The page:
The MTI case was a narrow one. Like all public unions, thanks to Scott Walker’s infamous Act 10 MTI has to hold an annual certification election supervised by the Wisconsin Employment Relations Commission to continue representing workers. But Act 10 requires approval of not the majority of those voting, but a majority of all members, whether they vote or not.
During a recent multiday election, the union had asked WERC for a list of members who had voted, but WERC turned down the request, claiming that it might open employees who hadn’t voted to intimidation from the union. MTI filed suit for the list under the state’s open records law and won in Dane County Circuit Court.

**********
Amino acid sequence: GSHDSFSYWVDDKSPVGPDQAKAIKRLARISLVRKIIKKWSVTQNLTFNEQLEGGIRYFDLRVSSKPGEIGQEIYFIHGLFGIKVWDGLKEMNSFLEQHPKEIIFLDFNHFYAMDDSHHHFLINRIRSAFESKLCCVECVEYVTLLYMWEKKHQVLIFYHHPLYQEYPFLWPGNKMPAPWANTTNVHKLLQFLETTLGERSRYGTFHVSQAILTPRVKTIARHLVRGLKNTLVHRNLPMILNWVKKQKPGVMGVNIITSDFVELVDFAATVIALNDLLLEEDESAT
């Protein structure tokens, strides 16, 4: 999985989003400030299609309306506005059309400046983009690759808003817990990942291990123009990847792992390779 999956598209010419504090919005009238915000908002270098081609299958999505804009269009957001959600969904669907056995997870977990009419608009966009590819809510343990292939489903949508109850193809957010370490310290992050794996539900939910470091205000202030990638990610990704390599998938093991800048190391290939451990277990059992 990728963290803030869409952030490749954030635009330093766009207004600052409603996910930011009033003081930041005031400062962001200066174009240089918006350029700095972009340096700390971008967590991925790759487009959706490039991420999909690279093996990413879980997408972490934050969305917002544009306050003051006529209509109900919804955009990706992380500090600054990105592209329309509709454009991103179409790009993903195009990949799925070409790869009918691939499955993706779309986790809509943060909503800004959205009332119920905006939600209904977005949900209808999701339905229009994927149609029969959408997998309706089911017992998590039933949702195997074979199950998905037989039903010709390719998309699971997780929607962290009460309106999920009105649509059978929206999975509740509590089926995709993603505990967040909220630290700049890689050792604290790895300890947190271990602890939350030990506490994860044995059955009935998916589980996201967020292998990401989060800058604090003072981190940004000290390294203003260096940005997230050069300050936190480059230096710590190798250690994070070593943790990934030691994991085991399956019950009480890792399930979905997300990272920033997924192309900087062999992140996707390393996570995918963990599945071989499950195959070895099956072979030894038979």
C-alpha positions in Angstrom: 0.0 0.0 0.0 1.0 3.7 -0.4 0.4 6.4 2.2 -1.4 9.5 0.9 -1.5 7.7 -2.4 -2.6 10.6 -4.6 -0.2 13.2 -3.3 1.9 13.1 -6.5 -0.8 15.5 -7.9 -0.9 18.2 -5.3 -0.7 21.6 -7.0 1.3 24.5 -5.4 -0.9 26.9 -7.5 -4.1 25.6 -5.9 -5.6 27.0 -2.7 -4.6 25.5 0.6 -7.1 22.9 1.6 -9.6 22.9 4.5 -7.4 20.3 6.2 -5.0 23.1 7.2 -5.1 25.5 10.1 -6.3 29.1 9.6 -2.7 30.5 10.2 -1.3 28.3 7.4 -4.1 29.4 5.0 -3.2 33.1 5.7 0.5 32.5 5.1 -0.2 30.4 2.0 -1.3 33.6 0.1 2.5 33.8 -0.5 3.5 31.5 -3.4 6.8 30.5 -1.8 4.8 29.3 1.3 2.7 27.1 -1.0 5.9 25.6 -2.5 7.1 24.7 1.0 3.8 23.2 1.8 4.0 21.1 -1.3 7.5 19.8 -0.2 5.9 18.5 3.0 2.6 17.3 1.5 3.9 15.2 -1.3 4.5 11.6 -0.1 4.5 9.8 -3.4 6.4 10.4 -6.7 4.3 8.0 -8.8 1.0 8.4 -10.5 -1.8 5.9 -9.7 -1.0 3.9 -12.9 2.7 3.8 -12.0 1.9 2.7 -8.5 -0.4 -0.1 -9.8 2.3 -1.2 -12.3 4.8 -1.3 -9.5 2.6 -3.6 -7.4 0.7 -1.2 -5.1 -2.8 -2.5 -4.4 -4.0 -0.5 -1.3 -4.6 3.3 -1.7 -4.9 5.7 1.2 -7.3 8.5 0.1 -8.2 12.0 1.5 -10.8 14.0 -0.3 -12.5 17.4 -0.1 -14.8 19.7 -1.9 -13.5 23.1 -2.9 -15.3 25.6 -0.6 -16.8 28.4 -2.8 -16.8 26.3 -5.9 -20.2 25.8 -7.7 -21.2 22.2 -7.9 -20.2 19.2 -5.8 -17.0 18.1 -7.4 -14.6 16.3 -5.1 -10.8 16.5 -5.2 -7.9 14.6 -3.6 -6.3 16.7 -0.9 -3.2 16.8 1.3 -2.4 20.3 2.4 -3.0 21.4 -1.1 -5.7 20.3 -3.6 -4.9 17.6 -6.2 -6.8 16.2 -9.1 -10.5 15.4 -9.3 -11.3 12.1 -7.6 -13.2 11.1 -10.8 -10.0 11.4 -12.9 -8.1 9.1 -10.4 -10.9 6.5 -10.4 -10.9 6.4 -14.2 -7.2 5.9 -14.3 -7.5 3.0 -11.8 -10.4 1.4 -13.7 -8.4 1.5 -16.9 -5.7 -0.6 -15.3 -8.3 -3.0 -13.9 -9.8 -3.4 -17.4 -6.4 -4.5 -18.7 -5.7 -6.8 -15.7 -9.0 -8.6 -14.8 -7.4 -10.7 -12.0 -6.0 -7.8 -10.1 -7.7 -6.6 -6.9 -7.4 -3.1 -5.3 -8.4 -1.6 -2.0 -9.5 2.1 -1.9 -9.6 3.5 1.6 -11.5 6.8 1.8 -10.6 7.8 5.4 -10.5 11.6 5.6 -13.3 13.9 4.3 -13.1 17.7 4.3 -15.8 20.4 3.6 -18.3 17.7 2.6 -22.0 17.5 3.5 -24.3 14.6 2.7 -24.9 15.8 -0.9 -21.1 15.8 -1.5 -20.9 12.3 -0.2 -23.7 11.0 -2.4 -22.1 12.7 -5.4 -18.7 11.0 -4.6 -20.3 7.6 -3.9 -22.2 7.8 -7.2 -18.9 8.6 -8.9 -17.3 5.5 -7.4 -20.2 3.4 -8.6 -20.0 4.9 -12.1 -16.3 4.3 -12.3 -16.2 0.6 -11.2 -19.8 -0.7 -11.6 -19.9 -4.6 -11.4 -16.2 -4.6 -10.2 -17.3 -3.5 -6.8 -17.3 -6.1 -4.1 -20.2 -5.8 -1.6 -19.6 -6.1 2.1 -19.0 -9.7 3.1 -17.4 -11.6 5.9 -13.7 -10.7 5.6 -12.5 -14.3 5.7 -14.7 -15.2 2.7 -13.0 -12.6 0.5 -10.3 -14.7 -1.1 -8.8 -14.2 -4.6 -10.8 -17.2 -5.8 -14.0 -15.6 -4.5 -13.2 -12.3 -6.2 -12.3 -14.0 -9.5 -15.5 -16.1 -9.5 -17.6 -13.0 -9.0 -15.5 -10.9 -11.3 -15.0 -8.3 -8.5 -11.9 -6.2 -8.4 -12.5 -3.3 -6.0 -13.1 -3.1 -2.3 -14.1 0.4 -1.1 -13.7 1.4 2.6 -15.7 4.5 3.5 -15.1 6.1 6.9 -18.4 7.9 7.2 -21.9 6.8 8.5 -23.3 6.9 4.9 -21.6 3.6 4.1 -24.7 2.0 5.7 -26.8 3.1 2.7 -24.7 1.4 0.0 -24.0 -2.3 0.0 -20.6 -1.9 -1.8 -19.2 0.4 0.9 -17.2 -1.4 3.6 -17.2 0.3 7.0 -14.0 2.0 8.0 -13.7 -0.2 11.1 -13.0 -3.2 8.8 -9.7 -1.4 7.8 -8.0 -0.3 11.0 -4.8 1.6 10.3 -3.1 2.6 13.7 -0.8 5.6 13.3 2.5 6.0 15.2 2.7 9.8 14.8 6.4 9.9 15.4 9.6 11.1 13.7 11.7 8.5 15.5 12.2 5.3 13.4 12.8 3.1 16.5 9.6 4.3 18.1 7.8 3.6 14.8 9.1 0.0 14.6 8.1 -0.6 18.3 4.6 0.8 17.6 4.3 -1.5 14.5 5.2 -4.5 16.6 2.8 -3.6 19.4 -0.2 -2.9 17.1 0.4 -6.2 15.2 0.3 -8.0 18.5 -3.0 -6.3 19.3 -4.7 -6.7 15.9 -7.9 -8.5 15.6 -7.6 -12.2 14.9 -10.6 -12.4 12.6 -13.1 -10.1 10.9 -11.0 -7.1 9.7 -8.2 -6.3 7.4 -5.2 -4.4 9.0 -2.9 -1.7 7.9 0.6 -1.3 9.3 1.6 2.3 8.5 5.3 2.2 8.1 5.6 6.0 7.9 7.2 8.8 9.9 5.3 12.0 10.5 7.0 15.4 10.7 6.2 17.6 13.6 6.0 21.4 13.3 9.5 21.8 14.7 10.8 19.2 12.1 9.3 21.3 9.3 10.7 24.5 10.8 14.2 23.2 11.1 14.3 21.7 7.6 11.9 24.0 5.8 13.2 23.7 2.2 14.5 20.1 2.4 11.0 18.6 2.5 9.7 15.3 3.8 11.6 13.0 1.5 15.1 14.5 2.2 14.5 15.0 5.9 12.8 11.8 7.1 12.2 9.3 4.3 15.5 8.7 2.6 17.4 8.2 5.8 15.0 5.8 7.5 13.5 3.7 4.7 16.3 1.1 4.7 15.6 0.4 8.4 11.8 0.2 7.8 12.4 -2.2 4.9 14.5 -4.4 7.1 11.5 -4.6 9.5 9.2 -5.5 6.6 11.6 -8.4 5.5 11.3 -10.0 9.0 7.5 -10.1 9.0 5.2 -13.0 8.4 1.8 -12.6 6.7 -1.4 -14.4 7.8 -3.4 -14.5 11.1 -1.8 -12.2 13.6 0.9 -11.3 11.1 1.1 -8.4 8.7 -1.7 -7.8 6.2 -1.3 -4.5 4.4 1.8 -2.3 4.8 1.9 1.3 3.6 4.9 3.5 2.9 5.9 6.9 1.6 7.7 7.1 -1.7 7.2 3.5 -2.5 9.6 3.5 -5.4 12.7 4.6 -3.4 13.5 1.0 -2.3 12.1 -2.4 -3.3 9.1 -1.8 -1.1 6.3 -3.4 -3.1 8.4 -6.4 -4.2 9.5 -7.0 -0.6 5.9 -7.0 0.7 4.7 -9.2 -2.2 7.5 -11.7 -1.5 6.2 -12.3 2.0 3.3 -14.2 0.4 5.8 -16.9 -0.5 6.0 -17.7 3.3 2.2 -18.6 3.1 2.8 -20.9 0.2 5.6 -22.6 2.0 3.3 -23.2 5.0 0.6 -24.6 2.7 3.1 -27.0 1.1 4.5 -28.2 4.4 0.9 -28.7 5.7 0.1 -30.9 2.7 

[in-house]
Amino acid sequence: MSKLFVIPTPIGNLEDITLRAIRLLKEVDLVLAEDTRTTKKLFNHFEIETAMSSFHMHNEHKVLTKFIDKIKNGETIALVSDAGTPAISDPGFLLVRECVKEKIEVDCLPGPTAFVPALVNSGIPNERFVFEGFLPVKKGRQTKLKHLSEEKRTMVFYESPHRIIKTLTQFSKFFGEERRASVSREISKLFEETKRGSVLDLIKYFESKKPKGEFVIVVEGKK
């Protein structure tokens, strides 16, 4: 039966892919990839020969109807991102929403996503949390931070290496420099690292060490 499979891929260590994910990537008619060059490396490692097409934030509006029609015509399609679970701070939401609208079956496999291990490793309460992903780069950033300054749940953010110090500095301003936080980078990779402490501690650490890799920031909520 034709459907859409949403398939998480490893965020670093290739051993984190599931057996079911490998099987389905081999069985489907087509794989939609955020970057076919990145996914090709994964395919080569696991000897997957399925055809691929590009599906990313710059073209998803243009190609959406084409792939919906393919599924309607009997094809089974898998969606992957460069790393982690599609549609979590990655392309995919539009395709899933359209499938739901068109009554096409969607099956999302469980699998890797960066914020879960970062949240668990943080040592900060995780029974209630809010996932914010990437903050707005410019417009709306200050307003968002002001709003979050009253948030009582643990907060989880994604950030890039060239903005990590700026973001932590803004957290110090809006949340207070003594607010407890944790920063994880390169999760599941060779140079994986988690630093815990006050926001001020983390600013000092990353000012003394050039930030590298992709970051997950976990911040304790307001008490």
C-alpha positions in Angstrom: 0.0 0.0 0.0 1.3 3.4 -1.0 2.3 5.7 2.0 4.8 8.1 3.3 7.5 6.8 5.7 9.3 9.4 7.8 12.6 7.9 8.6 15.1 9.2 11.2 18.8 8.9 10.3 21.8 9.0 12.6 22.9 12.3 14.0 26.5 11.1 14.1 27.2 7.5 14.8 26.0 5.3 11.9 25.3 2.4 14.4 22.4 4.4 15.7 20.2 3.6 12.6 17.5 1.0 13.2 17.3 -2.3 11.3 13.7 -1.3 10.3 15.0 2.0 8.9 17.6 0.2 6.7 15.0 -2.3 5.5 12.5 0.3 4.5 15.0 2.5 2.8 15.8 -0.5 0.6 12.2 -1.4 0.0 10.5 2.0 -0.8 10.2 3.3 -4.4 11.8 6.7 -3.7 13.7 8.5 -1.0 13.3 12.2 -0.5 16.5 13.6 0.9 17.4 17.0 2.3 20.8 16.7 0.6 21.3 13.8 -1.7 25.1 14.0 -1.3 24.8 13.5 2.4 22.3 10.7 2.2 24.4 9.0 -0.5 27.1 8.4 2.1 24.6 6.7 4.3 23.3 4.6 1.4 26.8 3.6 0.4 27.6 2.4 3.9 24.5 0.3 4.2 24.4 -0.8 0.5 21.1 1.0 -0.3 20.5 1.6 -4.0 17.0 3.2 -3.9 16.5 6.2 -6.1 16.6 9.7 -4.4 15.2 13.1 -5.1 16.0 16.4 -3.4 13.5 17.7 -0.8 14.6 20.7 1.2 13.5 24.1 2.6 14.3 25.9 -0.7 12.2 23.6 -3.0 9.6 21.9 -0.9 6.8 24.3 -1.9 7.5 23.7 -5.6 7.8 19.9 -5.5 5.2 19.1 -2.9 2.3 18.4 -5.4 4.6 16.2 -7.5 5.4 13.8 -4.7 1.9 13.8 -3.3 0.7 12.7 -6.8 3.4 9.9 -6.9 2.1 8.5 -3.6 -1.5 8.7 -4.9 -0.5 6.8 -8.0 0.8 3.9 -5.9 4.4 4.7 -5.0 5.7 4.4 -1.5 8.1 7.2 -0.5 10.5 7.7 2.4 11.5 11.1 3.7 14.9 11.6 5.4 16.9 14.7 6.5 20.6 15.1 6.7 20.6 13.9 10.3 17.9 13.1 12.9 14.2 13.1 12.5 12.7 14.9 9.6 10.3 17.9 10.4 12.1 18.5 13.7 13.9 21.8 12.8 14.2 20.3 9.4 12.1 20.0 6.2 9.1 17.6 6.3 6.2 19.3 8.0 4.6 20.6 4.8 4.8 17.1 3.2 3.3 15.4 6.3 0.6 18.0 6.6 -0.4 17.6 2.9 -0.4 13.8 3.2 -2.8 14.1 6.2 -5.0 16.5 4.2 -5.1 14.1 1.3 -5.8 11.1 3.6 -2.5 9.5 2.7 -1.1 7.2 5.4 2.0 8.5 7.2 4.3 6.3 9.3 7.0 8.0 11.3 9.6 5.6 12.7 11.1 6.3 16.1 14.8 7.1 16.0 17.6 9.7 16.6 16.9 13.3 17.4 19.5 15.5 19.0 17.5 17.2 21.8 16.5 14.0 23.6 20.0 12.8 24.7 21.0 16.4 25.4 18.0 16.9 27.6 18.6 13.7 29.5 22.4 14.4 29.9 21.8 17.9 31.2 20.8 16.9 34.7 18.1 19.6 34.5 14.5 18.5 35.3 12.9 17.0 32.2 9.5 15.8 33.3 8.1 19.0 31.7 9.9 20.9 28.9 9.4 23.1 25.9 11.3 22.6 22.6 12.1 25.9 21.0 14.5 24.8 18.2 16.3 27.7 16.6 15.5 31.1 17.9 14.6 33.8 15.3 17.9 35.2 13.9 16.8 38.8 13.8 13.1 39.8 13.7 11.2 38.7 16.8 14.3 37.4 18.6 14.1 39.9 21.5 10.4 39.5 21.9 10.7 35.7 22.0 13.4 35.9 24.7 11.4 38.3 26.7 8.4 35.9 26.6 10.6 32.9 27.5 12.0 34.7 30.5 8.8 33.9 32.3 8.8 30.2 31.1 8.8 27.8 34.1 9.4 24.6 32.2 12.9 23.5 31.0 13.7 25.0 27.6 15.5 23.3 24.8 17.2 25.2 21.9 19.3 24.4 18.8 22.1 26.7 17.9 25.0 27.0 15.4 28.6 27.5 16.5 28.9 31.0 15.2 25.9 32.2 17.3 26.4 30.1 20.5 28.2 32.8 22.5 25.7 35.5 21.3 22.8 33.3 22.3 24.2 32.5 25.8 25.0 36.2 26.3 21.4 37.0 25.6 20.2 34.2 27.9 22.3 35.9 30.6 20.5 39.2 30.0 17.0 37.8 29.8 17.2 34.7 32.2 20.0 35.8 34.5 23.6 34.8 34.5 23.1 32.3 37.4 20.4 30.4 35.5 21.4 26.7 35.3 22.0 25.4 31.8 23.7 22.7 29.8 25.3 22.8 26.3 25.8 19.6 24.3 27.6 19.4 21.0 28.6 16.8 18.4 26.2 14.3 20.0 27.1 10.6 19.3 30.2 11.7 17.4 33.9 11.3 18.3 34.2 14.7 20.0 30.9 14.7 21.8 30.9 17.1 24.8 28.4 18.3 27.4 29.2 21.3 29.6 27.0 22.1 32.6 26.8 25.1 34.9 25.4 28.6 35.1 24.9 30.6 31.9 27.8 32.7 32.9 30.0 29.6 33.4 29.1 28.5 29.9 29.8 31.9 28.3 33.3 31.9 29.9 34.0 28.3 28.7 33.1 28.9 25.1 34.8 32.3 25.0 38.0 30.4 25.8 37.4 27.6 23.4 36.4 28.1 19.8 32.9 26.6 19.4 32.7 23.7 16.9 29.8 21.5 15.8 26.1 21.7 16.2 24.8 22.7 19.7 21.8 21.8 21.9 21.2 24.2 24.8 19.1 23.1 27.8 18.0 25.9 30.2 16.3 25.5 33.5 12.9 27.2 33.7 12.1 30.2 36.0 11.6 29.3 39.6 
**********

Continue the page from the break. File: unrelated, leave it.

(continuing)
The state appealed to the high court, which quickly reversed the lower court’s decision. It shouldn’t, given the current control of the court, have come as a surprise.
What was a surprise, though, was the court’s cavalier dismissal of the open records argument, a dismissal that many openness advocates believe could spell huge problems for future records cases. In essence, the court ruled that it is more important to protect union members from the possibility they may be pressured to vote than to uphold the state’s historic openness laws.
Much more on Madison Teachers, Inc., here.